It showcases several of America's largest indoor and outdoor water parks, such as Noah's Ark Water Park. Indoor water parks in Wisconsin Dells debuted in 1994 after the Polynesian Resort Hotel built the first one in the U. S. Success in extending the tourist season and turning water park resorts into vacation destinations has resulted in tremendous industry growth. Resort hotels featuring massive indoor water parks have been reserved for overnight guests. Companies like Great Wolf Resorts/Great Wolf Lodge and Kalahari Resorts have branched out from their origin in Wisconsin Dells to open new locations around the country. Mt. Olympus Theme and Water Park is another huge water park in the Dells; the largest indoor water park in the UK is Sandcastle Water Park in Blackpool, which opened in 1986. There are many water parks in southern Europe. For example, in Portugal's Algarve, there are three main parks: Aqualand and Slide n' Splash; the growth of indoor water parks have encouraged leisure centres across the world to begin implementing features of waterparks into their facilities, including slides and lazy rivers.
Water play areas are similar to water parks and include urban beaches, splash pads, smaller collections of water slides in many hotels and public swimming pools. For example, the Chelsea Hotel in Toronto features. Indoor water park List of water parks O'Niell, Karen. "The International Politics of National Parks". 24. Young, Terrance. "Modern Urban Parks". 85: 535–551. JSTOR 215924
The Munich Agreement or Munich Betrayal was an agreement concluded at Munich, September 29, 1938, by Germany, Great Britain and Italy. It provided "cession to Germany of the Sudeten German territory" of Czechoslovakia. Most of Europe celebrated because it prevented the war threatened by Adolf Hitler by allowing Nazi Germany's annexation of the Sudetenland, a region of western Czechoslovakia inhabited by 800,000 people German speakers. Hitler announced it was his last territorial claim in Europe, the choice seemed to be between war and appeasement. An emergency meeting of the main European powers – not including Czechoslovakia or the Soviet Union, an ally to both France and Czechoslovakia – took place in Munich, Germany, on 29–30 September 1938. An agreement was reached on Hitler's terms, it was signed by the top leaders of Germany, France and Italy. Militarily, the Sudetenland was of strategic importance to Czechoslovakia as most of its border defenses were situated there to protect against a German attack.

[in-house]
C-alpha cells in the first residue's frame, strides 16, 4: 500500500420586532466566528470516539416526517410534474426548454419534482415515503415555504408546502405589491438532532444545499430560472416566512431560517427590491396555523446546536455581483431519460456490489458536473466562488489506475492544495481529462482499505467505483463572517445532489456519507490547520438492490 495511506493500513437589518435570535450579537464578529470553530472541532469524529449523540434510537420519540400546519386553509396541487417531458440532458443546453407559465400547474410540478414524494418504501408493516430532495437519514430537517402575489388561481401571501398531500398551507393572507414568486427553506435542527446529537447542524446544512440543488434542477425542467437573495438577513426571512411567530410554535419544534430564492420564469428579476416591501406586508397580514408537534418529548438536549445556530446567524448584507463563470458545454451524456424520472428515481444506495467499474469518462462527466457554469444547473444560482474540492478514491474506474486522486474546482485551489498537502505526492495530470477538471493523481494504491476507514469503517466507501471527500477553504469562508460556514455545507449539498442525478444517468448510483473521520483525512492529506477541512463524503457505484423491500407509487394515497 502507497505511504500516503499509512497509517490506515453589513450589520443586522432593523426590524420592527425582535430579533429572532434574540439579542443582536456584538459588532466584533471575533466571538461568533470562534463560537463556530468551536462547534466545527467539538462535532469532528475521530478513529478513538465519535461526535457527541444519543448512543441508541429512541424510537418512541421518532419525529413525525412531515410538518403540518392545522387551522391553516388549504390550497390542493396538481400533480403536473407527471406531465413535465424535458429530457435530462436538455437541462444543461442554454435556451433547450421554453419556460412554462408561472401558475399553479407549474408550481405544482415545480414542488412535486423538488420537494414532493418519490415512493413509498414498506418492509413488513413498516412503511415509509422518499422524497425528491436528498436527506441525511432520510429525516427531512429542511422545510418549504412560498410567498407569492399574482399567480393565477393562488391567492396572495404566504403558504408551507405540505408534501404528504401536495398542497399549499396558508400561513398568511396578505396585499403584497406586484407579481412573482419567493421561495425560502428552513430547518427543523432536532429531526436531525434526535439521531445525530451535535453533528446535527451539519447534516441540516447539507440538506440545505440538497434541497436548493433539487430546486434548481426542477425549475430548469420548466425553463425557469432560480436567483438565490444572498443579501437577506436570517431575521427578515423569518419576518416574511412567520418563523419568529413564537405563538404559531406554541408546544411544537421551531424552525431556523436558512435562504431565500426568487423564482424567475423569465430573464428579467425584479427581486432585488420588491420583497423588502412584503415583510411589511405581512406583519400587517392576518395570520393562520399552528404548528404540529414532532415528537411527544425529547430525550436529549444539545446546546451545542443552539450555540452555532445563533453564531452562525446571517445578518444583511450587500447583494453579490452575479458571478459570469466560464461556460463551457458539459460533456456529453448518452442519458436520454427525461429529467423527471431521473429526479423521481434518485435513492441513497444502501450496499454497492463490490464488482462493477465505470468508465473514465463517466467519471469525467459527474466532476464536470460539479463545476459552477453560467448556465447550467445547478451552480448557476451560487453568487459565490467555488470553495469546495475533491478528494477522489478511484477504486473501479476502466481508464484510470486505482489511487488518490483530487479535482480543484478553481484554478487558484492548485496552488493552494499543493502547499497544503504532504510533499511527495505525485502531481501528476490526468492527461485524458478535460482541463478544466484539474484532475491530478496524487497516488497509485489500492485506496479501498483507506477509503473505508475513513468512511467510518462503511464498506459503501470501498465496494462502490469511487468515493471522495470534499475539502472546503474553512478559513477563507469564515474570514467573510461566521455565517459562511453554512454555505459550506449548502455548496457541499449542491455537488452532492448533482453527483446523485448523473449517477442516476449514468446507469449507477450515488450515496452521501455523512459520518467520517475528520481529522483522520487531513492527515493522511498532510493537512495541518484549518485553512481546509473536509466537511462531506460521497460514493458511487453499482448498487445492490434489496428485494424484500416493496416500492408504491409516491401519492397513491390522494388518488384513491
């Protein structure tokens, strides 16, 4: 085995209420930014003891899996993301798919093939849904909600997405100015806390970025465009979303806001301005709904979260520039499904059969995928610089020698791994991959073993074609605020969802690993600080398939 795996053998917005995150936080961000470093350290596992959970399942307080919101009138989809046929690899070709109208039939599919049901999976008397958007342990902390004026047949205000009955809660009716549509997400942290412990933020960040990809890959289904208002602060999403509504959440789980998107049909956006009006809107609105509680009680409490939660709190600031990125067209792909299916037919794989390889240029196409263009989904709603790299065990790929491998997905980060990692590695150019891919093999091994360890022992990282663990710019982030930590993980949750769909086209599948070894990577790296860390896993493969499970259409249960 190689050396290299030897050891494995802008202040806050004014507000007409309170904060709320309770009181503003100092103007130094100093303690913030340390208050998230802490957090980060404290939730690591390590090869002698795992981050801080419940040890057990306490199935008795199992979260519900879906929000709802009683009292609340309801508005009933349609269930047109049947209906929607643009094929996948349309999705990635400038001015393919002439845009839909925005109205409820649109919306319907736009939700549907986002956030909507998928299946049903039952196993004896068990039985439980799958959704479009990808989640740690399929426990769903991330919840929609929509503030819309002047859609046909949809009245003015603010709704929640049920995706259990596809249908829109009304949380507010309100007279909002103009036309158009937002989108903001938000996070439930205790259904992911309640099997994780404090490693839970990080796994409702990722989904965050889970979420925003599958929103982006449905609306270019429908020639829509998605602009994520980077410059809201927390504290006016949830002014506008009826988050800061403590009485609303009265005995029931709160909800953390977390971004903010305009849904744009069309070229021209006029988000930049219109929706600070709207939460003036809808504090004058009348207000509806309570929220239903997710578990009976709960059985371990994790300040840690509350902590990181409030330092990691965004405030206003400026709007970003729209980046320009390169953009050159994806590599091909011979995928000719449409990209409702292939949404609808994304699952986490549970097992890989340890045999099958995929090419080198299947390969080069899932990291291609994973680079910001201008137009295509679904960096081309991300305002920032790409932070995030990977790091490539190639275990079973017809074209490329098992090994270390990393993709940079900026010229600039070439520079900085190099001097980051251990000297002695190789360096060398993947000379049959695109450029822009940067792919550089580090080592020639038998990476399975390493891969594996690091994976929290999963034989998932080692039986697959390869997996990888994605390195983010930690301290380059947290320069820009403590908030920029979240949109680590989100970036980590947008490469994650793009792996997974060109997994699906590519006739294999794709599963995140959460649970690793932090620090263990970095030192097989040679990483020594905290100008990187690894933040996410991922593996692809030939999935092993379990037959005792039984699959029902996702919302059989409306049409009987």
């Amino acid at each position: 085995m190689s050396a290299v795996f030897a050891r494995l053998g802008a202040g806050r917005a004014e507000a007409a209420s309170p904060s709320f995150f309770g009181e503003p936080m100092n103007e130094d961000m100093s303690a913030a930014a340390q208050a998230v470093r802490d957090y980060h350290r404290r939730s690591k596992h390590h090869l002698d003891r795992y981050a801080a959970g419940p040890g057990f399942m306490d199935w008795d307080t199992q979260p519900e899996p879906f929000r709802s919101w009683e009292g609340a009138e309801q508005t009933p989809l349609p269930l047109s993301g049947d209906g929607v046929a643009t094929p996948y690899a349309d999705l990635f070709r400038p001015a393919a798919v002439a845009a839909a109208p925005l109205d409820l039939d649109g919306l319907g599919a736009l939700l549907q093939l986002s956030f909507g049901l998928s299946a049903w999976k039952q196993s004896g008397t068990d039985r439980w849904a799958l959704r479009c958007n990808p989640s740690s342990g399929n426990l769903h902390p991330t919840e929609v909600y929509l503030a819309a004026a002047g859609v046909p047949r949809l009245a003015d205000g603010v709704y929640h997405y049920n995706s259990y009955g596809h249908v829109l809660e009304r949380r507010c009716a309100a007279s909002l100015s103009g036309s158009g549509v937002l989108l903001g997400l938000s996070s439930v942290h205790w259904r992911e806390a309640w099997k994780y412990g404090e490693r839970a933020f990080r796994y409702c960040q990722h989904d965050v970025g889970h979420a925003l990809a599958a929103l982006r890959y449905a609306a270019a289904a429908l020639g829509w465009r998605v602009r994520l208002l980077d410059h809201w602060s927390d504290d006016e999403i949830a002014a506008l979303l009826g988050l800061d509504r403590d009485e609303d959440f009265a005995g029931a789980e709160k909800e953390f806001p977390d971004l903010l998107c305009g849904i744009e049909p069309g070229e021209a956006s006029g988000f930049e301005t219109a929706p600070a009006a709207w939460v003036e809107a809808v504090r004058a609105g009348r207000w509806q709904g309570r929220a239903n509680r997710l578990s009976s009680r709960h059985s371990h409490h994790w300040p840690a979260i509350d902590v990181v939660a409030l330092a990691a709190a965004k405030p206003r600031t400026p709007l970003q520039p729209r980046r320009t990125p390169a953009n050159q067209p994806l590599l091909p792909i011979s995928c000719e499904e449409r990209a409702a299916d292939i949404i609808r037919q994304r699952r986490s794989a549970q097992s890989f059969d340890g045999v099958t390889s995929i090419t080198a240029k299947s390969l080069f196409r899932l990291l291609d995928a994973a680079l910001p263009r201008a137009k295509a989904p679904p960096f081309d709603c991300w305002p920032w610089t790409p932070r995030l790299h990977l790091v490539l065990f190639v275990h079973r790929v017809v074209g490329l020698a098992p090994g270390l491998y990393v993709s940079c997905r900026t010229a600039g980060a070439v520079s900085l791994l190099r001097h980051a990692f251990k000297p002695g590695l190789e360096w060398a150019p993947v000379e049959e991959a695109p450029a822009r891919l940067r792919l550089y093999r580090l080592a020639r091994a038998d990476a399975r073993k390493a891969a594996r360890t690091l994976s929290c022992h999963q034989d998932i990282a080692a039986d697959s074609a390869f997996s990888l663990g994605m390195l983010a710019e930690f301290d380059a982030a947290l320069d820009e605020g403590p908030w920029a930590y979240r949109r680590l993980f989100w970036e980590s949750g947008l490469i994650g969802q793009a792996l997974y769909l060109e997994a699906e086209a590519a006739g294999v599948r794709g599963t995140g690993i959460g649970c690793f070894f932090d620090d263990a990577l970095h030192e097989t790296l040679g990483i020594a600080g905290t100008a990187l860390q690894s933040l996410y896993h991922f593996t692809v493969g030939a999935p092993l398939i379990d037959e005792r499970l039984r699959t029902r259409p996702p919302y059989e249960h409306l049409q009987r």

The agreement between the four powers was signed on the backdrop of a low-intensity undeclared German-Czechoslovak war that had started on 17 September 1938. Meanwhile Poland, relying on German–Polish Non-Aggression Pact moved its army units towards its common border with Czechoslovakia after 23 September 1938. Facing the combined force of Germany and Poland alongside most of its border, Czechoslovakia yielded to French and British diplomatic pressure and ceded the Sudetenland to Germany in line with the terms of the agreement; the Munich Agreement was soon followed by the First Vienna Award on 2 November 1938, separating Hungarian inhabited territories in southern Slovakia and southern Subcarpathian Rus' from Czechoslovakia, while Poland annexed territories from Czechoslovakia in the North. In March 1939, the First Slovak Republic was proclaimed, shortly by the creation of the Protectorate of Bohemia and Moravia Germany took full control of the remaining Czech parts; as a result, Czechoslovakia had disappeared.
Today, the Munich Agreement is regarded as a failed act of appeasement, the term has become "a byword for the futility of appeasing expansionist totalitarian states". Czechoslovakia was created in 1918 following the collapse of the Austro-Hungarian Empire at the end of World War I; the Treaty of Versailles recognized the independence of Czechoslovakia with a population that included three million German-speaking people, 24 percent of the total population of the country. The Germans lived in border regions of the historical lands of Bohemia and Moravia for which they coined the new name Sudetenland, bordering on Germany and the newly created country of Austria; the Sudeten Germans were not consulted about. Although the constitution guaranteed equality for all citizens, there was a tendency among political leaders to transform the country "into an instrument of Czech and Slovak nationalism"; some progress was made to integrate the Germans and other minorities, but they continued to be under-represented in the government and the army.
Moreover, the Great Depression beginning in 1929 impacted the industrialized and export-oriented Sudeten Germans more than it did the Czech and Slovak populations. By 1936, 60 percent of the unemployed people in Czechoslovakia were Germans. In 1933 Sudeten German leader Konrad Henlein founded the Sudeten German Party, "militant and hostile" to the Czechoslovakian government and soon captured two-thirds of the vote in districts with a heavy German population. Historians differ as to whether the SdP was from its beginning a Nazi front organization, or evolved into one. By 1935, the SdP was the second largest political party in Czechoslovakia as German votes concentrated on this party while Czech and Slovak votes were spread among several parties. Shortly after the Anschluss of Austria to Germany, Henlein met with Hitler in Berlin on 28 March 1938, where he was instructed to raise demands unacceptable to the Czechoslovak government led by president Edvard Beneš. On 24 April, the SdP issued a series of demands upon the government of Czechoslovakia, that were known as the Carlsbad Program.